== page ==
The interface is under control of NetworkManager, setting zone to 'work'.
success
.
firewall-cmd --get-active-zones
work
. interfaces: eno1
FedoraWorkstation
. interfaces: wlo1

Changing the zone for eno1 will have immediate effect but the change won't be permanent (it won't survive a reboot). If we rebooted now we would see eno1 falling again in the default zone (FedoraWorkstation). How then do we make the change permanent? There are actually 2 ways:

firewall-cmd --zone=work --change-interface=eno1 --permanent
# echo "ZONE=work" >> /etc/sysconfig/network-scripts/ifcfg-eno1

Logically either should work but in actual fact and because of bugs they might not. So the safest option is to append "--permanent" option to the firewall-cmd command and then add (if it isn't there yet) the ZONE parameter to the ifcfg file.

Let's say we don't like the default zone set to FedoraWorkstation and we want to set it to home. How do we do that?

# firewall-cmd --set-default-zone=home

Let's review the settings for this zone:

# firewall-cmd --list-all --zone=home
home
. target: default
. icmp-block-inversion: no
. interfaces:
. sources:
. services: ssh mdns samba-client dhcpv6-client
. ports:
. protocols:
. masquerade: no
. forward-ports:
. source-ports:
. icmp-blocks:
. rich rules:

The settings are the same as they were in the FedoraWorkstation zone save for the open ports (1025-65535 tcp & udp) which are no longer open. We do not want to rock the boat just yet and we want to open the ports so that the configuration is the same it was:

# firewall-cmd --zone=home --add-port=1025-65535/tcp --add-port=1025-65535/udp
success

Excellent but... the change above won't survive a reboot. For a change to be permanent we need to add the "--permanent" option:

# firewall-cmd --zone=home --add-port=1025-65535/tcp --add-port=1025-65535/udp --permanent
success

We do not really need a Samba client for the foreseeable future so we'll remove it:

firewall-cmd --zone=home --remove-service=samba-client --permanent
success

And we want to add HTTP for our web development environment:

firewall-cmd --zone=home --add-service=http --add-service=https --permanent
success

The wlo1 interface is not explicitly associated to any zone yet, so it fall on the new default zone of home. To avoid mistakes, we will explicitly place wlo1 in the home zone.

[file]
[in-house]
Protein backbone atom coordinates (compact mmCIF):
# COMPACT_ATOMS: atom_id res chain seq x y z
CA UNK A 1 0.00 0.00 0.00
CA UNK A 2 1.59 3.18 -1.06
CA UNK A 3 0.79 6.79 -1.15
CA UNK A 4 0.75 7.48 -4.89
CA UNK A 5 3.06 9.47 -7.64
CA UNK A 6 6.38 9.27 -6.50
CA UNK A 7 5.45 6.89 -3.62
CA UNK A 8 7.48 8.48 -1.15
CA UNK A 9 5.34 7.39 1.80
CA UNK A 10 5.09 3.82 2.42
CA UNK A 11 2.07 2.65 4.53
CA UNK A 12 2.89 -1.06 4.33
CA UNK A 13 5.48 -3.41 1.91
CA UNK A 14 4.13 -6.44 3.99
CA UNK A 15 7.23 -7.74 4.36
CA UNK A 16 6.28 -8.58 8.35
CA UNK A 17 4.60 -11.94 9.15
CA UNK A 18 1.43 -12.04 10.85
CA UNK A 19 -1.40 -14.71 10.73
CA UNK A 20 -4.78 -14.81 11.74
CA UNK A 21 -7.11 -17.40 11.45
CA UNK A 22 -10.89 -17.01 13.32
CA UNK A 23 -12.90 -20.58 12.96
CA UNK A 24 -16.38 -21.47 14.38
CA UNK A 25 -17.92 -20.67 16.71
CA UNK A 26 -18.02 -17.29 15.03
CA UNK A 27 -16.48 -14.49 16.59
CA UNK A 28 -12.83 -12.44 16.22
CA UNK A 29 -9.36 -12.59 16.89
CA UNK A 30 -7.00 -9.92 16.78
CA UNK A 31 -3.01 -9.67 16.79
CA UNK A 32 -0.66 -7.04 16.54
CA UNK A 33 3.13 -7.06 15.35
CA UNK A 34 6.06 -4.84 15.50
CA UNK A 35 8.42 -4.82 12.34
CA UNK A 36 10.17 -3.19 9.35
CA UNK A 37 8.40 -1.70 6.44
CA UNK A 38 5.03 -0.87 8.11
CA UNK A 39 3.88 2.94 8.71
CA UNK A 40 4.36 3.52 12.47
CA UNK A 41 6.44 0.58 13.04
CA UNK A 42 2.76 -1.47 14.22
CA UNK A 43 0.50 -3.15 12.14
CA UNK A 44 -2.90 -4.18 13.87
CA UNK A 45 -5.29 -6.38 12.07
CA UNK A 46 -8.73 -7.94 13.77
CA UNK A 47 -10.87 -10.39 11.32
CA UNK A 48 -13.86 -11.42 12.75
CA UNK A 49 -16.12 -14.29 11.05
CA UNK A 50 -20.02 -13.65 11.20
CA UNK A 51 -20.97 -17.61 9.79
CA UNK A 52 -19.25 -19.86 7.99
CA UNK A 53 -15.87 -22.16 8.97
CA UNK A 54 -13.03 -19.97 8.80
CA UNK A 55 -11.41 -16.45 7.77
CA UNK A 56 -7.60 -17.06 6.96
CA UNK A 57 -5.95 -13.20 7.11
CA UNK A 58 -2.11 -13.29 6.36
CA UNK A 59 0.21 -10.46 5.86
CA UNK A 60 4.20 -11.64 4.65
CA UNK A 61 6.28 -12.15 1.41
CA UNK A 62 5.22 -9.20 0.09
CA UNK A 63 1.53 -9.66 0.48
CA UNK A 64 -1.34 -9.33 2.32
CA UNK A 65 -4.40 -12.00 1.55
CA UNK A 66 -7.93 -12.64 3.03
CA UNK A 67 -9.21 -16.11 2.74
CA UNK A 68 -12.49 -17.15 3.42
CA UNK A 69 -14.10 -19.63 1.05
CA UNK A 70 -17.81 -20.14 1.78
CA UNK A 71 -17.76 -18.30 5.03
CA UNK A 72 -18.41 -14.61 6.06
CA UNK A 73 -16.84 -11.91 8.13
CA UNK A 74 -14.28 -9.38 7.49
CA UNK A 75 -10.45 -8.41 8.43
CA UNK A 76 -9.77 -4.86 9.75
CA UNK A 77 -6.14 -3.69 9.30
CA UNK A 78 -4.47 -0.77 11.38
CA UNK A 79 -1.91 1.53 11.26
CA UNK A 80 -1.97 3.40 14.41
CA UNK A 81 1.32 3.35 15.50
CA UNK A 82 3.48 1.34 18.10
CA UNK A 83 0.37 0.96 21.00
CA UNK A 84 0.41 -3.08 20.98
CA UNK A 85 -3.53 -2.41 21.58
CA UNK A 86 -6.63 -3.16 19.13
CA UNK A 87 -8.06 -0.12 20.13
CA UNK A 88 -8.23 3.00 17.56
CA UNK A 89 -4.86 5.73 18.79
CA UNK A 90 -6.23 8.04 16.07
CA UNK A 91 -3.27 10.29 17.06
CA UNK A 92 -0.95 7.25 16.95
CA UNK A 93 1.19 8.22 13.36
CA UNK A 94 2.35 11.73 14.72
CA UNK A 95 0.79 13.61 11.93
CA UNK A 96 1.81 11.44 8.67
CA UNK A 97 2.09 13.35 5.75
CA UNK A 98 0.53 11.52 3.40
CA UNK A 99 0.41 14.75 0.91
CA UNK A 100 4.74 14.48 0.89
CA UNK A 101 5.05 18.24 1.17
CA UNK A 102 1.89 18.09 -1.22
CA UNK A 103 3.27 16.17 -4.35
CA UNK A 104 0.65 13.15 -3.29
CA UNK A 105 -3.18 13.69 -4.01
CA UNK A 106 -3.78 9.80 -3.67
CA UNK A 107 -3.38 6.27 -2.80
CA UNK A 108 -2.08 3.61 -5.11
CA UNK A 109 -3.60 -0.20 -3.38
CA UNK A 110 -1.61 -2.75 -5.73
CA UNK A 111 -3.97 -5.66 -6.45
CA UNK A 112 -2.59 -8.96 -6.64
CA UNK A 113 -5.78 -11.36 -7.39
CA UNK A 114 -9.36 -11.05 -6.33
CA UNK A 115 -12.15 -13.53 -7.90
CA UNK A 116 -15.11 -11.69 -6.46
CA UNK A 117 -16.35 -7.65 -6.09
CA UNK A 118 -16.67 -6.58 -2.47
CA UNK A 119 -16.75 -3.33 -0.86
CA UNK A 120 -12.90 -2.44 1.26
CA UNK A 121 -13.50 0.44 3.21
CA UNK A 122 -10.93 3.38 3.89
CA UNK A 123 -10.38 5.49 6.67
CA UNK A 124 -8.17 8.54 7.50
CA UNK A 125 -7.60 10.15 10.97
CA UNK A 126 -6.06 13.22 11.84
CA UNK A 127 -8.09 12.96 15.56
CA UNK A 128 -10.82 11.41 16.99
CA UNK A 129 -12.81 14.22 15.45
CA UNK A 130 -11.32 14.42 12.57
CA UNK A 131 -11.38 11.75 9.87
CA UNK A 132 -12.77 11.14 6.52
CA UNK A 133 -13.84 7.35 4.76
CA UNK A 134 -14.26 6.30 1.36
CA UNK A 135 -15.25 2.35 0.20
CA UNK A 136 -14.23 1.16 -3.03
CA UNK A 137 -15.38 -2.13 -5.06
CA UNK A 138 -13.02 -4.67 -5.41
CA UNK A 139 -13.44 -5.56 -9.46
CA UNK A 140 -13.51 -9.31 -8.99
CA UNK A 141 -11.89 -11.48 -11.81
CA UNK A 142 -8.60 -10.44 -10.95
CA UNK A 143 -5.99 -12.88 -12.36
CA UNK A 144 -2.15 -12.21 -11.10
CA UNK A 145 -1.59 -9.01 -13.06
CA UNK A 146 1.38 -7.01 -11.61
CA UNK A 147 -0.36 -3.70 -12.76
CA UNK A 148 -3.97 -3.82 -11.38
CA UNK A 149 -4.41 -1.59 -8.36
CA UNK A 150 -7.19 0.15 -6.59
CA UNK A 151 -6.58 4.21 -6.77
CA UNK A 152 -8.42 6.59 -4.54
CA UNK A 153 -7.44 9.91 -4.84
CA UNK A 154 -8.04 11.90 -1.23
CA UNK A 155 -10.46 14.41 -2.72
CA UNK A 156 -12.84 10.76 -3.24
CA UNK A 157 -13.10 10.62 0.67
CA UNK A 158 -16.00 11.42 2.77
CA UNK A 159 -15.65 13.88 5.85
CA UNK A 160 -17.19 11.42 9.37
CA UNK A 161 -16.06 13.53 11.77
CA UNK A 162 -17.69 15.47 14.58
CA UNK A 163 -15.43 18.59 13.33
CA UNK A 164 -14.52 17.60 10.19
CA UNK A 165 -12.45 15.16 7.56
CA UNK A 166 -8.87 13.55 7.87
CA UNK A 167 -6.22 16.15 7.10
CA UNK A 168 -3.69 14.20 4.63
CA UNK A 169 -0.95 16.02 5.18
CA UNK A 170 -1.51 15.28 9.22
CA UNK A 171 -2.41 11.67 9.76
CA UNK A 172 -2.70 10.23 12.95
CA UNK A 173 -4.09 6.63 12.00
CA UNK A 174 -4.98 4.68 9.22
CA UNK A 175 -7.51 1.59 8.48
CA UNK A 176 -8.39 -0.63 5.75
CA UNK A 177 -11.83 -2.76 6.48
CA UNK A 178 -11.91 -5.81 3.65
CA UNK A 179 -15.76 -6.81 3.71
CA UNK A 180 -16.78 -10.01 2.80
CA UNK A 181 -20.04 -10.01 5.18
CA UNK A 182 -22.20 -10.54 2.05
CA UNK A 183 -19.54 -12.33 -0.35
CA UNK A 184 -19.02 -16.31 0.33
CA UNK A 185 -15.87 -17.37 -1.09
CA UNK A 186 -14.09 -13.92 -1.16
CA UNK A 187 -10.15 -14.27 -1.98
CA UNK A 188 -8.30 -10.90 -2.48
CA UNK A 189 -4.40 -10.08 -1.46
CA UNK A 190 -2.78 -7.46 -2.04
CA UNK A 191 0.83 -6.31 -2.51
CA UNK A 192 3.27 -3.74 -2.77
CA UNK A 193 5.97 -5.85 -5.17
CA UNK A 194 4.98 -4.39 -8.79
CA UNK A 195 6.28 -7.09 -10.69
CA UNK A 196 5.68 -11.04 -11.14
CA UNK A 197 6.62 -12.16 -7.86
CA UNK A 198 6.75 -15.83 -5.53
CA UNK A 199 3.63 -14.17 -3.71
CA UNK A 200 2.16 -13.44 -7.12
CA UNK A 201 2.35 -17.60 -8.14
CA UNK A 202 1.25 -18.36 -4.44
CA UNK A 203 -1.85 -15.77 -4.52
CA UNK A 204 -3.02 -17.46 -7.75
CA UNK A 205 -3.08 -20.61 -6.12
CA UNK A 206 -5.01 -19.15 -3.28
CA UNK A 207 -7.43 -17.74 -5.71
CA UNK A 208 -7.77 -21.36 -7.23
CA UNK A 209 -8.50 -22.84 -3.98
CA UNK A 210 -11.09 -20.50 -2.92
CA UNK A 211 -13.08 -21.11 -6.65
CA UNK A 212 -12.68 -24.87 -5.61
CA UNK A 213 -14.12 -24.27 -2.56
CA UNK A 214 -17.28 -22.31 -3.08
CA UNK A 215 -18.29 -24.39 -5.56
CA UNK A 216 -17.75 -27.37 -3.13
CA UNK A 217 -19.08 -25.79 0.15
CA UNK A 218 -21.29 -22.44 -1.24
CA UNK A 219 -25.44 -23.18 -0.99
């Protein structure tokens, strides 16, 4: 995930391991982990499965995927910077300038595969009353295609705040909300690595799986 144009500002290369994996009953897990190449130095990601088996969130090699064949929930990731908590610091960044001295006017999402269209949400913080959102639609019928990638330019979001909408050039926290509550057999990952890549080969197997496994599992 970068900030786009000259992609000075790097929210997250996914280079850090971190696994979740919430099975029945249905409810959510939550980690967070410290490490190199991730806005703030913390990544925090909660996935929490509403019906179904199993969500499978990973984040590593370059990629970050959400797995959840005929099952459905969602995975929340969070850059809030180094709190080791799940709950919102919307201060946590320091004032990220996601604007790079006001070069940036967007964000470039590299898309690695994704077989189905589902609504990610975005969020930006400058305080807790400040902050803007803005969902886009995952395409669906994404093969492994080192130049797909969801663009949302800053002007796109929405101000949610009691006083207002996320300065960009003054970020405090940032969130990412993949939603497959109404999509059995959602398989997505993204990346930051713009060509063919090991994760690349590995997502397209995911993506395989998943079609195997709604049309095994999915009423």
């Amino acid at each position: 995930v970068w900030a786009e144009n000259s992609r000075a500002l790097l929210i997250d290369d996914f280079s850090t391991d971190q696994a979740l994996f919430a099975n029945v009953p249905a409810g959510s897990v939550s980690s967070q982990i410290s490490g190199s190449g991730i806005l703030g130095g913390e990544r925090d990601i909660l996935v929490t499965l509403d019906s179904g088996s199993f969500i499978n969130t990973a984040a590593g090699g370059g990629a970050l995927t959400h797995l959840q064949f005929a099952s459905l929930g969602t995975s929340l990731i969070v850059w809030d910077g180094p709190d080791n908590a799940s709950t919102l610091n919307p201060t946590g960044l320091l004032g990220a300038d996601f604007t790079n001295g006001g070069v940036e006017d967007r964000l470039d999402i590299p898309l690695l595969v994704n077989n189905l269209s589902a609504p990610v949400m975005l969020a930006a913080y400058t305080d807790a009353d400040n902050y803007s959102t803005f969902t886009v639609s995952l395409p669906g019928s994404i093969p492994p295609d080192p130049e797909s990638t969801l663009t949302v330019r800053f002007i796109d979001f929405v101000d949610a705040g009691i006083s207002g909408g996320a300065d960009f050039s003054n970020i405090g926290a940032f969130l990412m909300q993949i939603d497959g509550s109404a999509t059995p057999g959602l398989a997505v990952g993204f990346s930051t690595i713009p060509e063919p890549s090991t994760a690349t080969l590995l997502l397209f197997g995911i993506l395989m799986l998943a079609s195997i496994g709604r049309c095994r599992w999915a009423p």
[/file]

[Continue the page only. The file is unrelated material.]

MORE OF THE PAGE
firewall-cmd --zone=home --add-interface=wlo1 --permanent

All packets not matching any of the rules laid out before should be dropped. Let's make sure that's the case:

firewall-cmd --zone=home --set-target=DROP --permanent
success

The changes we have done were mostly permanent and we explicitly indicated that. But we could have left out the "--permanent" option (making those changes interim) and run the following at the end:

firewall-cmd --runtime-to-permanent
success

Permanent rules are saved to disk whereas interim ones are just kept in memory. Thus, a reboot or restart of the firewalld daemon will lose all runtime/interim changes.

If we made a mistake or for any reason we want to rollback any interim changes performed, we can run ...

firewall-cmd --reload

... so as to discard any non-permanent change and reload the rules from disk.

In extreme cases where the firewall is not responsive or behaves in erratic ways (e.g. connection state info is corrupted), we can run ...

firewall-cmd --complete-reload

... bearing in mind that some/many/all established connections might be terminated!

A bit more advanced

We have setup the home zone with the wireless interface wlo1 and we feel safer now. But what if we take the laptop out and about and connect to an Open Wireless network in a cafe, library or airport? We can indeed change the default zone from home to something else with tighter security settings but it is a matter of time before we forget to do that. We'll do something a bit more elaborate instead.

First we copy the home.xml file, rename it and place it in the right place...

# cd /usr/lib/firewalld/zones
# cp home.xml /tmp/home-net.xml

... and then we edit home-net.xml so that it looks like this...

# cat /tmp/home-net.xml
<?xml version="1.0" encoding="utf-8"?>
<zone>
. <short>home-net</short>
. <description>For use at home with the 192.168.8.0/24 network!</description>
. <service name="ssh"/>
. <service name="mdns"/>
. <service name="dhcpv6-client"/>
</zone>

... and finally we import it...

firewall-cmd --new-zone-from-file=/tmp/home-net.xml --permanent
success
.
ls /etc/firewalld/zones
FedoraServer.xml FedoraWorkstation.xml home-net.xml home.xml trusted.xml
.
firewall-cmd --list-all-zones --permanent | grep "^[a-z]"
block
dmz
drop
external
home (active)
home-net
internal
public
trusted (active)
work
.
firewall-cmd --info-zone=home-net --permanent
home-net
. target: default
. icmp-block-inversion: no
. interfaces:
. sources:
. services: ssh mdns dhcpv6-client
. ports:
. protocols:
. masquerade: no
. forward-ports:
. source-ports:
. icmp-blocks:
. rich rules: